Students participated in lessons that focused on understanding the importance of stories, the basics of neuroplasticity, how the brain deals with errors, the role of memory, and how they can incorporate these lessons to control aspects of their learning pathway.
The study revealed that the explicit teaching of metacognition and neuroplasticity has a major impact on students.
Evidence collected from pre and post-surveys indicated a significant shift in students’ perceptions of their cognitive abilities and their understanding of neuroscience and metacognition.
Contrasting pre and post-survey results, we found a 63 per cent increase in students’ understanding of the four pillars of metacognition – aspire, analyse, assess and adapt – and a 64 per cent increase relating to students’ ability to deeply consider concepts relating to neuroplasticity and how this applies to their learning.
While these results are encouraging and demonstrate the project had a substantial impact on students, focus groups revealed the true influence of the project: changing student mindsets.
Students reported the project helps them to think deeper about their studies and life in general. There was a clear shift in many students’ mindset as they related how they were beginning to ‘live’ in their story and see their world not ‘as it is’ but ‘as it should be’.
Once they were armed with a greater knowledge and understanding of metacognition, we found countless examples of students changing their perceptions of themselves and their abilities, and taking the concepts learned through the project and applying them to their life.
A quote from a student demonstrates this shift in mindset:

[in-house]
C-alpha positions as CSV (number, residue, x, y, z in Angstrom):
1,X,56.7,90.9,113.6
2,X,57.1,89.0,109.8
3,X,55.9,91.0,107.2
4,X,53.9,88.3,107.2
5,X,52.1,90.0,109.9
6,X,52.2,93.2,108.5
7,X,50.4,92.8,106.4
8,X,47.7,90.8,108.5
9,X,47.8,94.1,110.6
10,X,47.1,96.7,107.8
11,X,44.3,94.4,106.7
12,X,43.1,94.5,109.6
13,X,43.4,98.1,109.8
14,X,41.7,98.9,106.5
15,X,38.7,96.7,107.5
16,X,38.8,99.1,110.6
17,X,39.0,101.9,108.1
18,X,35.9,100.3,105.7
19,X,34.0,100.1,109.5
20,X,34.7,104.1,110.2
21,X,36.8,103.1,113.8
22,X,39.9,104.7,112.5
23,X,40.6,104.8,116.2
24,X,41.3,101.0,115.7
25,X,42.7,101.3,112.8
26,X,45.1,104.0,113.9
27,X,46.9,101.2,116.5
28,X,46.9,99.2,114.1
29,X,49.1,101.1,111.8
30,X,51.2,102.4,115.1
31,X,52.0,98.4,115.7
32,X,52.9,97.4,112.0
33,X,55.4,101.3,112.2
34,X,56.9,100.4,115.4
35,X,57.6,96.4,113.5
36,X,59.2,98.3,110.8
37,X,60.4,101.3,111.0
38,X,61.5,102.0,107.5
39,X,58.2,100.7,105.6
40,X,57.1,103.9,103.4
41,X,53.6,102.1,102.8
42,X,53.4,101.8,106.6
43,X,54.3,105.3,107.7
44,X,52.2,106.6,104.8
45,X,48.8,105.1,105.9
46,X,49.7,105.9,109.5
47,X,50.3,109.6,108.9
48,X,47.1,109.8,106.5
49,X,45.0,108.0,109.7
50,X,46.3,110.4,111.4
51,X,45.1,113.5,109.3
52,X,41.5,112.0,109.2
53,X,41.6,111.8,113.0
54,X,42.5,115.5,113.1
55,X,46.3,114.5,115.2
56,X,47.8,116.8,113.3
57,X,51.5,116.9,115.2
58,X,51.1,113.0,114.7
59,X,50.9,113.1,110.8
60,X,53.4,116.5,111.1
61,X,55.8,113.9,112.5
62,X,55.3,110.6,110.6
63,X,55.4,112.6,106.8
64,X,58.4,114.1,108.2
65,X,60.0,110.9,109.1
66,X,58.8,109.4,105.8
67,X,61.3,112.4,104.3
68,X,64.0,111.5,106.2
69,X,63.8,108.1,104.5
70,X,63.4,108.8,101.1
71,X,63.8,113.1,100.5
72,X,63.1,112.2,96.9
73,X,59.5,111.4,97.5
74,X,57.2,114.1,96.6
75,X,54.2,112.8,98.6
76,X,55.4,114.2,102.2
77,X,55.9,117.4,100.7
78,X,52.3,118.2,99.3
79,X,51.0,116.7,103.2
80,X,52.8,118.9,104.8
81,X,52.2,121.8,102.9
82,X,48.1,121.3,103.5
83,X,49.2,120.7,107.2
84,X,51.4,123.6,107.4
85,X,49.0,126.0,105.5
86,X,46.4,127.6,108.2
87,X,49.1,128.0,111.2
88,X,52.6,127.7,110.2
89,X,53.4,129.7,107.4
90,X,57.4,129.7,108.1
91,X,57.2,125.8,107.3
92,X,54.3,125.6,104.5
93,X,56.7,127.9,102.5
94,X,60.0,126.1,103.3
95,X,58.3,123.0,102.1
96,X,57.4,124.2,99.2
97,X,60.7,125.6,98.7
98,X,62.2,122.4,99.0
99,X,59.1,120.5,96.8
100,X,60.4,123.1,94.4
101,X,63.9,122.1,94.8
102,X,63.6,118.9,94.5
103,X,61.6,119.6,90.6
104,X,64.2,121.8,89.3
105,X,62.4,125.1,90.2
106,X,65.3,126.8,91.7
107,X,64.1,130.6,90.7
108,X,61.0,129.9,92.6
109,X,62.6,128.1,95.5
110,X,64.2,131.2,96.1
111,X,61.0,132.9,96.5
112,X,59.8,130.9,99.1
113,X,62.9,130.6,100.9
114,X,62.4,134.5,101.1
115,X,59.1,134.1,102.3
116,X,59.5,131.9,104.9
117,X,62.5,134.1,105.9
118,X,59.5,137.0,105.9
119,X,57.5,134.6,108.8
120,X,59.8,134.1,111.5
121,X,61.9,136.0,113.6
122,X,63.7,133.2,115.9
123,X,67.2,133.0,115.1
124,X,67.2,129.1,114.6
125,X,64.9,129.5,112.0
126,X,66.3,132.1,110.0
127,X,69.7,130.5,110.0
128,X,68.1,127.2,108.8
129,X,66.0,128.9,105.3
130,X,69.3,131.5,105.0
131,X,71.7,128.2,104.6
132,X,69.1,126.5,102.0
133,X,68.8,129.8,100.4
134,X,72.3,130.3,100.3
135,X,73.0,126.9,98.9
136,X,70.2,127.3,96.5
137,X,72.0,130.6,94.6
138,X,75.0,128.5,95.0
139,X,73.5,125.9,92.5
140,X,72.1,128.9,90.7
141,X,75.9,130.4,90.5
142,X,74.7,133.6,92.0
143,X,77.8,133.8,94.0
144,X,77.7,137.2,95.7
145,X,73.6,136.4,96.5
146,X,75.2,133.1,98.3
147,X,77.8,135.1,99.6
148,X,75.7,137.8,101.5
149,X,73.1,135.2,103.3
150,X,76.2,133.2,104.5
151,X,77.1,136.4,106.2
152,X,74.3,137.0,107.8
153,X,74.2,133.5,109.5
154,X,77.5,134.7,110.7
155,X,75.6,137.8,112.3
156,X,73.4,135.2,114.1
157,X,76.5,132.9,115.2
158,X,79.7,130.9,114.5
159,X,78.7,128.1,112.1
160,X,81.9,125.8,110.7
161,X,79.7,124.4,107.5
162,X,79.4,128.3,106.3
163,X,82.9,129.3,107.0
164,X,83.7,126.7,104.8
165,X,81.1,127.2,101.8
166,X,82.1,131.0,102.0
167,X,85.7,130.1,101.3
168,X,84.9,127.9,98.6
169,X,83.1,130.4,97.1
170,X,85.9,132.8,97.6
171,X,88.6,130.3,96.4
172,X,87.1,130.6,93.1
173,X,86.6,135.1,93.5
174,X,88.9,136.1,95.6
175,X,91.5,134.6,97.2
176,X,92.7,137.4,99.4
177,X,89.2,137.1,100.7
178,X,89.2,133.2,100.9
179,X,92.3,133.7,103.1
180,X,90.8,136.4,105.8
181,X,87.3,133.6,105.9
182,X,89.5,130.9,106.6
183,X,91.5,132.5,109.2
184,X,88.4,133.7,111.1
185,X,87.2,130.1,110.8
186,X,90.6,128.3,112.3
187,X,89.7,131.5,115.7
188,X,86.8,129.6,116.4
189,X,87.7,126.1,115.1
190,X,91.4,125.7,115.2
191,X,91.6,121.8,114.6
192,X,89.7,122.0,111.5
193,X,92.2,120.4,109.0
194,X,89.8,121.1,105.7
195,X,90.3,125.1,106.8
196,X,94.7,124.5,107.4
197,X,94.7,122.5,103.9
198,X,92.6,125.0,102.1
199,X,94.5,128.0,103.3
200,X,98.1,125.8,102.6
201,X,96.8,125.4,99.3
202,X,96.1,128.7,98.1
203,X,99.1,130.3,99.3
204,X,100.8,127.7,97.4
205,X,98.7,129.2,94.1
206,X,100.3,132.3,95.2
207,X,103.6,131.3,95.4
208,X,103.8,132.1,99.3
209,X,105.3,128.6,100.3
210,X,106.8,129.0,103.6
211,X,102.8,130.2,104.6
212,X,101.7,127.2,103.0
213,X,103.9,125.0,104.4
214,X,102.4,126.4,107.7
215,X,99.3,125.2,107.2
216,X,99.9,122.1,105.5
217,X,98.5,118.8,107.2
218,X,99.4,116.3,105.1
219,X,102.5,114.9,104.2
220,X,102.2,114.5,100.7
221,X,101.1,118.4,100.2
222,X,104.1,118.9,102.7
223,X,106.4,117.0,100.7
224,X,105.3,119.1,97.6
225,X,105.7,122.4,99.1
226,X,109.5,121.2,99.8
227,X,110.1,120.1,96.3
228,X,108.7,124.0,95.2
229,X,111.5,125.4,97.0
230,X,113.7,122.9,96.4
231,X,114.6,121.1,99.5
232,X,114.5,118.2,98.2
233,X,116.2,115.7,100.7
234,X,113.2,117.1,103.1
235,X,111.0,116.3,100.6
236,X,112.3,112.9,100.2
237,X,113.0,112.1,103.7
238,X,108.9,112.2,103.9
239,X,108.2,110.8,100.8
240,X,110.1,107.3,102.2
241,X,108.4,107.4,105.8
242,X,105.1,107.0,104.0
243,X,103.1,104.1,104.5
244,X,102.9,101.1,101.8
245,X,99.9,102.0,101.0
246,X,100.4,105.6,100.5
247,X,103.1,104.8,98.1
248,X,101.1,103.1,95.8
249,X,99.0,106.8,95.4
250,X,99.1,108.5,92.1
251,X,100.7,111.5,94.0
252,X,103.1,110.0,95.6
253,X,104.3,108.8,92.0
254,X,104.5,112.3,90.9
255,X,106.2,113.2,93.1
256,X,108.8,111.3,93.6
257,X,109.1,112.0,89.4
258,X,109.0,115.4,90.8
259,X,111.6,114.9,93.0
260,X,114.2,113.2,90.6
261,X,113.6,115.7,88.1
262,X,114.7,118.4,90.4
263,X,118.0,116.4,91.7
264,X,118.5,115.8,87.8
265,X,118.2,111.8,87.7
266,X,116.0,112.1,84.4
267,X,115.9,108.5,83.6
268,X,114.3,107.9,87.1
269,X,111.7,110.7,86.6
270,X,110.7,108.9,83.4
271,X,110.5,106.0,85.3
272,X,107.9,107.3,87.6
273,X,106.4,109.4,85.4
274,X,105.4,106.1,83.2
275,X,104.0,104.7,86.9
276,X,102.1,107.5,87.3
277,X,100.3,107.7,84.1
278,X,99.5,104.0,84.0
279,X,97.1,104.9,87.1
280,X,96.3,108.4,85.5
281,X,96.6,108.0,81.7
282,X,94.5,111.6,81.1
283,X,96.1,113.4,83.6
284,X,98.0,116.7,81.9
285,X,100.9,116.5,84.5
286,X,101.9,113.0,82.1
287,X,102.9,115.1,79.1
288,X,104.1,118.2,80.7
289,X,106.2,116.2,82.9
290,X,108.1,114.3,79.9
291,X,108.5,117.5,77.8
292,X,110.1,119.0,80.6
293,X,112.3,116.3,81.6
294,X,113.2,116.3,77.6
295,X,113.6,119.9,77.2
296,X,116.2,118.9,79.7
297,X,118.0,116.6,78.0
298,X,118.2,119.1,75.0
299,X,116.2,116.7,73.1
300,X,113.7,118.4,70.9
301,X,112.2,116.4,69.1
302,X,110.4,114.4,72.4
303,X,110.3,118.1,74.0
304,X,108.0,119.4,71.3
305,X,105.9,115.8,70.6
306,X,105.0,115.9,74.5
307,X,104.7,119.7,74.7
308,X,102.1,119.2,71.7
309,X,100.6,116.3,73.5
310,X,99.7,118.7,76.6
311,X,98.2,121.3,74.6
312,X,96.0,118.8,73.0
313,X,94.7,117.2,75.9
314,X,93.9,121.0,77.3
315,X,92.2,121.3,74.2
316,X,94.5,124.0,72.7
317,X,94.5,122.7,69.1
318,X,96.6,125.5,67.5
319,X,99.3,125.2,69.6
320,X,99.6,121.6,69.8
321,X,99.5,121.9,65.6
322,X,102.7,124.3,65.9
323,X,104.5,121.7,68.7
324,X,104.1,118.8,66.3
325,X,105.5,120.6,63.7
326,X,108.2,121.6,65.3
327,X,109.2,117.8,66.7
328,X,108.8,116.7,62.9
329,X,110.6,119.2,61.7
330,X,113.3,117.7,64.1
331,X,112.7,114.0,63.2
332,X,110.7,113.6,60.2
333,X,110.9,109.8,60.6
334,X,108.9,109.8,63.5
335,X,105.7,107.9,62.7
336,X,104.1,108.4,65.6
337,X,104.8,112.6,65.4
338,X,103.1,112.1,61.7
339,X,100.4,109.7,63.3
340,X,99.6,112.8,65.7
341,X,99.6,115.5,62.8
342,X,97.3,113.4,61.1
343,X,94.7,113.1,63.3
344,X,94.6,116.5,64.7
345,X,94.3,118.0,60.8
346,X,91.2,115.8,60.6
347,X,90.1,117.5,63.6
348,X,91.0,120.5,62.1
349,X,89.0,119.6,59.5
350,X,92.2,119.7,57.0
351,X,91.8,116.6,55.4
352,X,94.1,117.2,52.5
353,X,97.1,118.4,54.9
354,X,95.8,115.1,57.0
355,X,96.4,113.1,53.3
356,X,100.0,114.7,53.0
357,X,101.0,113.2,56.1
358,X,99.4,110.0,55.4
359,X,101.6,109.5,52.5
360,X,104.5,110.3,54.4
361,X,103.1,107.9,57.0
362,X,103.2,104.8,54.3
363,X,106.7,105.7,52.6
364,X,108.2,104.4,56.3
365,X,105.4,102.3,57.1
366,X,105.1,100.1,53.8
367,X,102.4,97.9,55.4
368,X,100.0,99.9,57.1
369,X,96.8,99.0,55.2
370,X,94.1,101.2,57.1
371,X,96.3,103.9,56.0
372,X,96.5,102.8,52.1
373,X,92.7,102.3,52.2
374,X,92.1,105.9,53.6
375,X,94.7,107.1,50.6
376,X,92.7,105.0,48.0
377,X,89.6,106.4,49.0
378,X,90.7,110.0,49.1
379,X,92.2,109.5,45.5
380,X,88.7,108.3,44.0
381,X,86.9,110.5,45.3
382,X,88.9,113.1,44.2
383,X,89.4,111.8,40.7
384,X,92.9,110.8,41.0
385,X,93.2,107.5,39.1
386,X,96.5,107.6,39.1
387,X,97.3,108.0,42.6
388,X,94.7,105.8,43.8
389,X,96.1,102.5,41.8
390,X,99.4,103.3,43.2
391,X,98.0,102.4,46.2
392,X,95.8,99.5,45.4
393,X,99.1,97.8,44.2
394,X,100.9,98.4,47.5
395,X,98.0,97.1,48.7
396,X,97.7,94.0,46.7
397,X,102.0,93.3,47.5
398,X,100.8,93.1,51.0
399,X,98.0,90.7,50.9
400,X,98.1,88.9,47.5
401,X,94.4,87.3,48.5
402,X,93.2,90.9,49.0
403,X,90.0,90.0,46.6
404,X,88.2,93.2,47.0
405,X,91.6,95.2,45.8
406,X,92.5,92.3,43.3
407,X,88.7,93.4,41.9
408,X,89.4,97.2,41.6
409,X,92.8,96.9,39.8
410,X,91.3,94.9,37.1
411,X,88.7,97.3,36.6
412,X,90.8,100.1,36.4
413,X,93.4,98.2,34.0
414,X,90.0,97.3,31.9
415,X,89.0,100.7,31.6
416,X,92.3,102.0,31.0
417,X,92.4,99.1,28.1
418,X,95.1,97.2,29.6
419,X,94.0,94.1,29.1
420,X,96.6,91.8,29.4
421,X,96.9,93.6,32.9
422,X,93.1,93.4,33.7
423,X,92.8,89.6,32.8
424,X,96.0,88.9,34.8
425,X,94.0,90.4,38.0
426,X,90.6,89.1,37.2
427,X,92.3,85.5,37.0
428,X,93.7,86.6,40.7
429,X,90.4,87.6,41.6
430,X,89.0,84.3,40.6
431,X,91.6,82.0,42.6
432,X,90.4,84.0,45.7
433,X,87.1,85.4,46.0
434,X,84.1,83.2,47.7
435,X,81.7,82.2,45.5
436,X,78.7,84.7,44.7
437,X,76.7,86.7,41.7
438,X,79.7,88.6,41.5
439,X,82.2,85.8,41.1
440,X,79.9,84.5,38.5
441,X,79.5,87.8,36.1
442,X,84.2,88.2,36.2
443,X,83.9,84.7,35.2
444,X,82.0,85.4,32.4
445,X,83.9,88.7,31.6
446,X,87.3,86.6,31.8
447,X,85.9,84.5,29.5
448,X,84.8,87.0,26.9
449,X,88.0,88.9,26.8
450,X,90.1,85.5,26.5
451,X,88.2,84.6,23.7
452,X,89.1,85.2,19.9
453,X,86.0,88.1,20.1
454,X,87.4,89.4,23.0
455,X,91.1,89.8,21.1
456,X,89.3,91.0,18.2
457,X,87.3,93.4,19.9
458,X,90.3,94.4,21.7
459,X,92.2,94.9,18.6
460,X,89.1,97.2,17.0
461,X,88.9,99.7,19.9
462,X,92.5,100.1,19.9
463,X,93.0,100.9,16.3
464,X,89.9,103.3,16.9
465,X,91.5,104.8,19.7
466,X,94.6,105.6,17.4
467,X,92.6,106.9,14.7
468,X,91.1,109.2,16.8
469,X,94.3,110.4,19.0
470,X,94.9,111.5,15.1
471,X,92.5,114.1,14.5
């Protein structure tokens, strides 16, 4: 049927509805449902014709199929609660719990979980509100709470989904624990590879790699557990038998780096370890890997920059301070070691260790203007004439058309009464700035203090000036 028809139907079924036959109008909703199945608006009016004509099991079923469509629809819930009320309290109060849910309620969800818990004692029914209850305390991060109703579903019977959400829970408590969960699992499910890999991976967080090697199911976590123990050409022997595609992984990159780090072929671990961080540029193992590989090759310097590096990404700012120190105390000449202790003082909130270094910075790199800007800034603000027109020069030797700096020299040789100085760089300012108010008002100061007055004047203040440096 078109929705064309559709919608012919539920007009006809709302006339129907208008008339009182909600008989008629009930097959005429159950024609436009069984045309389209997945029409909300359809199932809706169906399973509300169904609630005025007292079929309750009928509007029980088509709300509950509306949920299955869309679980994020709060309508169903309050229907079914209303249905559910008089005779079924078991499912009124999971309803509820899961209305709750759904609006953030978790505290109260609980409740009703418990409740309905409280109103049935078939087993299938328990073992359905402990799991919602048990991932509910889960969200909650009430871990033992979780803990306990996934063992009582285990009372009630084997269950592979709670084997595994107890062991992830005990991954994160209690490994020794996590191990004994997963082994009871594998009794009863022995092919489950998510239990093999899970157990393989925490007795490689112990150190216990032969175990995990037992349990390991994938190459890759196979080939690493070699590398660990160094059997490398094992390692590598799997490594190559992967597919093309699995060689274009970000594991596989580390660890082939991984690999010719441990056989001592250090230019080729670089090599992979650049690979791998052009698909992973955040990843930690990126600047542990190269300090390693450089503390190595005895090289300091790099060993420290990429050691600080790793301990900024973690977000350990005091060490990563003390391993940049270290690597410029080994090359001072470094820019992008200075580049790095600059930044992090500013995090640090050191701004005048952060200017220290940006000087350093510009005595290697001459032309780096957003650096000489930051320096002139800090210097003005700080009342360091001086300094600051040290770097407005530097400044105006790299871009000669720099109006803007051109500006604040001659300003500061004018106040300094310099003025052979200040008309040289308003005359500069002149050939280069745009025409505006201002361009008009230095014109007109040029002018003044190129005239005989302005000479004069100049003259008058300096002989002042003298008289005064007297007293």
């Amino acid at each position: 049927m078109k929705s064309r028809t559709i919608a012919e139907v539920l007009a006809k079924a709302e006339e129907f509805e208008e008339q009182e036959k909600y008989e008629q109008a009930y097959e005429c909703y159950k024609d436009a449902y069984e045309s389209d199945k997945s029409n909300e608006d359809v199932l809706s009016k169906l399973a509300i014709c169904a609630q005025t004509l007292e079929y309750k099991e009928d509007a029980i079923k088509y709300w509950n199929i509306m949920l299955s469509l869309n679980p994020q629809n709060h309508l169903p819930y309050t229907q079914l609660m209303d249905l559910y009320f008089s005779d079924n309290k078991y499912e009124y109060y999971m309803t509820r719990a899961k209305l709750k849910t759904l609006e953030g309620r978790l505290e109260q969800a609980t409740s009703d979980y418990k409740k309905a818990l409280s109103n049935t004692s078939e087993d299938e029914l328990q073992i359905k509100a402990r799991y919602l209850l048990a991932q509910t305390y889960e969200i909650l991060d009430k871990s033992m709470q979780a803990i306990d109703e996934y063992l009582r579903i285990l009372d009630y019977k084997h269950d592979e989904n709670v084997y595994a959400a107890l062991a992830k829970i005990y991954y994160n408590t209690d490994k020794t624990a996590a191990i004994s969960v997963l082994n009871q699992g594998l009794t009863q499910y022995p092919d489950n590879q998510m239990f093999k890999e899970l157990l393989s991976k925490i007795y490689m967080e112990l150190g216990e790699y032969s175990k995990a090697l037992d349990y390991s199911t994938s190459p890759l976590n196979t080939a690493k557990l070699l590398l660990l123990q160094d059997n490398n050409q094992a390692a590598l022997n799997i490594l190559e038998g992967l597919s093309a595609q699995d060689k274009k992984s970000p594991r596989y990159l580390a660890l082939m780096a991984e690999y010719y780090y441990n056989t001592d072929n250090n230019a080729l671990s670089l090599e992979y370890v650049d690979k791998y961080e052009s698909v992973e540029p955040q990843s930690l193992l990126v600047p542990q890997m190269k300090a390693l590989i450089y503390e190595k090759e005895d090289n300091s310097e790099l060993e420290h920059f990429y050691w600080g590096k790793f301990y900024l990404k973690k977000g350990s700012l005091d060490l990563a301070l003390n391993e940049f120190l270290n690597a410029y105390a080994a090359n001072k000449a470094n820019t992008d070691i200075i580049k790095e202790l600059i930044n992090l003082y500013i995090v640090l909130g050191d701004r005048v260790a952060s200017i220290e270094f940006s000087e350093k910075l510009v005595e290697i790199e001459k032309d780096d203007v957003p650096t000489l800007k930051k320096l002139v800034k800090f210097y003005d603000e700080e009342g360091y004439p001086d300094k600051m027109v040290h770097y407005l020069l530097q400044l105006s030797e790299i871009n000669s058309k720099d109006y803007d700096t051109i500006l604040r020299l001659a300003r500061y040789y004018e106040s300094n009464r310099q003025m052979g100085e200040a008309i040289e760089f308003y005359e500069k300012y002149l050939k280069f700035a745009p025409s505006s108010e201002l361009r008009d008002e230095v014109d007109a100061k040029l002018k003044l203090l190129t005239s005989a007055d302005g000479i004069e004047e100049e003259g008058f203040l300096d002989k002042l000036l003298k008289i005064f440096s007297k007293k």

I understand a lot more about my brain and the way it works now, which I think will help me to succeed in life, knowing the best ways to help my learning. I think one of the biggest things I will take out of this course are the four pillars of metacognition because this can help me improve the way I look at learning and life overall.
Such stories were common in the qualitative evidence we collected. While it’s early days, the research illustrates the potential for Cognizance to bring a different approach to incorporating metacognition to enrich the learning opportunities for both students and teachers.
The research also points to the lifelong potential impact of providing students with the tools to take control of their own learning process. While more research is required, greater understanding of the learning process is likely to assist students in navigating difficult terrain, such as the transition from school into tertiary studies and the workplace.
ISV will publish a detailed report on what we’ve discovered so far, and we intend extending the project to more schools this year.
In the meantime, I continue to reflect on how Cognizance would have been particularly valuable for the 15-year-old me. If I could go back in time, I would without doubt explore these concepts with my teenage self.
But not before advising him to ditch the mullet and the happy pants.
Michael Noonan is Head of Research at ISV.